What does an illegal football tackle in Japan have to do with ethical decision making? More than you’d think, as it turned out.
In a news conference as reported in a NY Times article, the offending player claimed that he was told by his coaches to “crush” the quarterback, with the goal of causing injury. He apologized for being “too weak” and not being “strong enough to say no” to the coaches’ order.
Lest you think that this only happened in Japan because of the cultural norm to obey authority, recall the central tenet of the movie A Few Good Men, in which two U.S. Marines followed orders against their moral judgment and led to the death of a fellow Marine.
In fact, following orders even when it goes against one’s moral judgment is so common that social psychologists gave it a name: displacement of responsibility. By blaming an authority figure, one can excuse him/herself from taking responsibility for the unethical conduct. It is one of many ways with which we practice moral disengagement – the act of distancing ourselves from the unethical conduct that we commit.
Moral disengagement is practiced throughout history in misdeeds and atrocities around the world, including the Holocaust. Below is a list of the many methods:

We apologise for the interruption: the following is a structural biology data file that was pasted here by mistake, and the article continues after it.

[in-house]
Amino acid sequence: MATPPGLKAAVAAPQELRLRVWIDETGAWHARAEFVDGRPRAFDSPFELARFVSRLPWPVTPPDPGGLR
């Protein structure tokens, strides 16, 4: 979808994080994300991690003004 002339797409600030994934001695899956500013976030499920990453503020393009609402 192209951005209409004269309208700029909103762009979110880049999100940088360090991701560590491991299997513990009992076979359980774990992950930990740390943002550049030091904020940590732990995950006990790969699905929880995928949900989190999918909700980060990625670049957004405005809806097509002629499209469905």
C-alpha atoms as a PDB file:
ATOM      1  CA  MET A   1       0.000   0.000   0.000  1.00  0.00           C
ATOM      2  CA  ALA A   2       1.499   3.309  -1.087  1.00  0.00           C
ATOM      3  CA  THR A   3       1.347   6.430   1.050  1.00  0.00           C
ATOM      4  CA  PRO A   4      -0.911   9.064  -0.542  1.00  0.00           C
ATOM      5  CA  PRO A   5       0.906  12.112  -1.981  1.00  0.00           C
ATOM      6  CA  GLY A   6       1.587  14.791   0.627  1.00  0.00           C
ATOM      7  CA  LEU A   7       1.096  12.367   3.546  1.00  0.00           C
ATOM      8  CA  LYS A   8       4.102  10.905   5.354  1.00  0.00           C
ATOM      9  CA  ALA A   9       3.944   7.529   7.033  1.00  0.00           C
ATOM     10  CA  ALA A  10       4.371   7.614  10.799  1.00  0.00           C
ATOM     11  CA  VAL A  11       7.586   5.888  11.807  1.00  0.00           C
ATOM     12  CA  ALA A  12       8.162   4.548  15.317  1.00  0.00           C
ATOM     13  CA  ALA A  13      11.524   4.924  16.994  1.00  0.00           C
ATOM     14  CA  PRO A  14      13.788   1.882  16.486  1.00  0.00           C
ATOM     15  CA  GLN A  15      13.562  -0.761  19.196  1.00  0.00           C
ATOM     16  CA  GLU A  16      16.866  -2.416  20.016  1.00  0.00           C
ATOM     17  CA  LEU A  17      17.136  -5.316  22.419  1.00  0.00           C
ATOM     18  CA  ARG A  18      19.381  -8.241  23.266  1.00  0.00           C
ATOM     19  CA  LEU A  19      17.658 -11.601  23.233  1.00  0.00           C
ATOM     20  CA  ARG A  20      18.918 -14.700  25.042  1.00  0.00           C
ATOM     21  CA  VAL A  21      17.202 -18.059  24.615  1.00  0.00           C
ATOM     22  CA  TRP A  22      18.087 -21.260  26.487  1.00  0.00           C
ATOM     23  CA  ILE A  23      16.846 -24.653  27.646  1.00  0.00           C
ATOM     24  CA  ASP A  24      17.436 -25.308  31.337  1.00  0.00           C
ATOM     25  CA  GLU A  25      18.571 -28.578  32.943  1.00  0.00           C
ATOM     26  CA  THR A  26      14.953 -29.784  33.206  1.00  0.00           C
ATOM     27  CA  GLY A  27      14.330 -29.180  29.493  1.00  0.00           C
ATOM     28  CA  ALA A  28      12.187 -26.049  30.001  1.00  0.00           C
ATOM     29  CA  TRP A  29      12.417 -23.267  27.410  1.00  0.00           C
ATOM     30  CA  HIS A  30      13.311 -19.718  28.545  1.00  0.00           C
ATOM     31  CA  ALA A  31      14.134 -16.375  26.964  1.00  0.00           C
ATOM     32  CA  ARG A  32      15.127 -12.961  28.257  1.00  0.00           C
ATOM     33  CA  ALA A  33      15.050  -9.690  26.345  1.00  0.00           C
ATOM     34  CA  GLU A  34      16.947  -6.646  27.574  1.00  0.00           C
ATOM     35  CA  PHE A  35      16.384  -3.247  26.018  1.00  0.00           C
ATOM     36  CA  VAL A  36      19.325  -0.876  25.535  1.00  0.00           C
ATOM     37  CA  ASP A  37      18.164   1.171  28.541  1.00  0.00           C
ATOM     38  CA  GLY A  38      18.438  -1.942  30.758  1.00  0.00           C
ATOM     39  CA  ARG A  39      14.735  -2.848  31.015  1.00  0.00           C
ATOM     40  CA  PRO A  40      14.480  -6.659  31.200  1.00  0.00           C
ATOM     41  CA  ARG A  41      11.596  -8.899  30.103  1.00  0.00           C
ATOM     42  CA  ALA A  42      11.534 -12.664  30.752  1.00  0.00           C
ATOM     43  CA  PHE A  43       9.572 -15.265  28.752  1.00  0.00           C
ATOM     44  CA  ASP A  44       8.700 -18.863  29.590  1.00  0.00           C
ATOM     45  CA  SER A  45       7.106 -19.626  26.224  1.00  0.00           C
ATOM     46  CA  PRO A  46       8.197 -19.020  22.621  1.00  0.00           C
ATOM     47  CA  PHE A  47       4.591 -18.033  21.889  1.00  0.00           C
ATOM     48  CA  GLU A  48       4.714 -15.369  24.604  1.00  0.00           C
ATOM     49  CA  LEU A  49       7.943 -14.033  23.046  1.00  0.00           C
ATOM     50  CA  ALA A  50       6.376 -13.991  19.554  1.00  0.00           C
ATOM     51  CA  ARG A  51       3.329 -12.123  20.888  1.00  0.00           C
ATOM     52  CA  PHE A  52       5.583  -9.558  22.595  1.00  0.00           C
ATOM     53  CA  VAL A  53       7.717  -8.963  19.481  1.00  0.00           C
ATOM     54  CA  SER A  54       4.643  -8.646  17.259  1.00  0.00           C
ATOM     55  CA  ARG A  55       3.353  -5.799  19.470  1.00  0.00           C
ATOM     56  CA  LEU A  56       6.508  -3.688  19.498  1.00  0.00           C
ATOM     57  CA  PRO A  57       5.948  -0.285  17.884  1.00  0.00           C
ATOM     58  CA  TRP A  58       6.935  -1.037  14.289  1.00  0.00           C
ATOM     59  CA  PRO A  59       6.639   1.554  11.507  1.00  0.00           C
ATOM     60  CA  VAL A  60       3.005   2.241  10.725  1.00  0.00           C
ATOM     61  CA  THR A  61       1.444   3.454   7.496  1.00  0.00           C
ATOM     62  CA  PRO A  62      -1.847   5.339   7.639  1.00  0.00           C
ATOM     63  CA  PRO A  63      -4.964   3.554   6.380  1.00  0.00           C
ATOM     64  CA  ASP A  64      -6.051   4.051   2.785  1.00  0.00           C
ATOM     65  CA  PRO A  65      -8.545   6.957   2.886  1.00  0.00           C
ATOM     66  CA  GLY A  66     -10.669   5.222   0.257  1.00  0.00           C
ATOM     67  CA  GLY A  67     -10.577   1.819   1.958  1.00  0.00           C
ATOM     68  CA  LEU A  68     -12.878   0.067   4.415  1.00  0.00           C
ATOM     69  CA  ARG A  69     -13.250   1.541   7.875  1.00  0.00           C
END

The real danger of moral disengagement is that the perpetrator is not often aware that the action is unethical. Multiply that by whole teams, divisions, and management ranks, and a company could have a huge problem. Just Google “biggest corporate scandals” and you’ll find plenty of examples in which the companies’ misdeeds are enabled by tens, hundreds or even thousands of their own employees.
For a company to have an ethical culture, employees must not only know what the ethical standards are, they must also fend off temptations to morally disengage. This doesn’t happen magically. An ethical culture requires deliberate efforts to achieve. These efforts don’t have to be costly or complicated; they just need to be genuine and persistent.
Do you have any personal examples of moral disengagement?
Contact Principle Compliance to learn how we can help enhance your company’s ethical culture.